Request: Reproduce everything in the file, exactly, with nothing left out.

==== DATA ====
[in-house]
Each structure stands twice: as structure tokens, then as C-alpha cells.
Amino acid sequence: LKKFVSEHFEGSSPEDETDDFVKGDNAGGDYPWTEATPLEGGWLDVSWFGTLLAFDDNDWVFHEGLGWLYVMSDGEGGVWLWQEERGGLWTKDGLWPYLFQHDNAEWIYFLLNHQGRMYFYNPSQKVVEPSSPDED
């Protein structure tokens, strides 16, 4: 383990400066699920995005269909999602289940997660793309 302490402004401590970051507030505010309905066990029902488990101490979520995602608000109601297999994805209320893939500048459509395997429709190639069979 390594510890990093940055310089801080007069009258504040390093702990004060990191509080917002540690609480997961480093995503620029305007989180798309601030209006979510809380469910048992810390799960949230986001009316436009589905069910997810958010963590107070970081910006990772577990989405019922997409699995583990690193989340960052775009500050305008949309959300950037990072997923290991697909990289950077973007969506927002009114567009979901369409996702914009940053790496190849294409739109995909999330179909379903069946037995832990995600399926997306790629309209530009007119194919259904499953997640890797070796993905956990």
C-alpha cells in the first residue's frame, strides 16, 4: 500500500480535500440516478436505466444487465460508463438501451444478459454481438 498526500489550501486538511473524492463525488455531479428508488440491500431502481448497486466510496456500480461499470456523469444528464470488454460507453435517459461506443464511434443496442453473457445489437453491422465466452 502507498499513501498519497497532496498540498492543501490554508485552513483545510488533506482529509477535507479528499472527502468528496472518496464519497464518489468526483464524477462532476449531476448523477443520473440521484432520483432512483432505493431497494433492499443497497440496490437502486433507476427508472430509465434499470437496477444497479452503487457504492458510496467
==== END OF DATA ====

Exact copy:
[in-house]
Each structure stands twice: as structure tokens, then as C-alpha cells.
Amino acid sequence: LKKFVSEHFEGSSPEDETDDFVKGDNAGGDYPWTEATPLEGGWLDVSWFGTLLAFDDNDWVFHEGLGWLYVMSDGEGGVWLWQEERGGLWTKDGLWPYLFQHDNAEWIYFLLNHQGRMYFYNPSQKVVEPSSPDED
């Protein structure tokens, strides 16, 4: 383990400066699920995005269909999602289940997660793309 302490402004401590970051507030505010309905066990029902488990101490979520995602608000109601297999994805209320893939500048459509395997429709190639069979 390594510890990093940055310089801080007069009258504040390093702990004060990191509080917002540690609480997961480093995503620029305007989180798309601030209006979510809380469910048992810390799960949230986001009316436009589905069910997810958010963590107070970081910006990772577990989405019922997409699995583990690193989340960052775009500050305008949309959300950037990072997923290991697909990289950077973007969506927002009114567009979901369409996702914009940053790496190849294409739109995909999330179909379903069946037995832990995600399926997306790629309209530009007119194919259904499953997640890797070796993905956990």
C-alpha cells in the first residue's frame, strides 16, 4: 500500500480535500440516478436505466444487465460508463438501451444478459454481438 498526500489550501486538511473524492463525488455531479428508488440491500431502481448497486466510496456500480461499470456523469444528464470488454460507453435517459461506443464511434443496442453473457445489437453491422465466452 502507498499513501498519497497532496498540498492543501490554508485552513483545510488533506482529509477535507479528499472527502468528496472518496464519497464518489468526483464524477462532476449531476448523477443520473440521484432520483432512483432505493431497494433492499443497497440496490437502486433507476427508472430509465434499470437496477444497479452503487457504492458510496467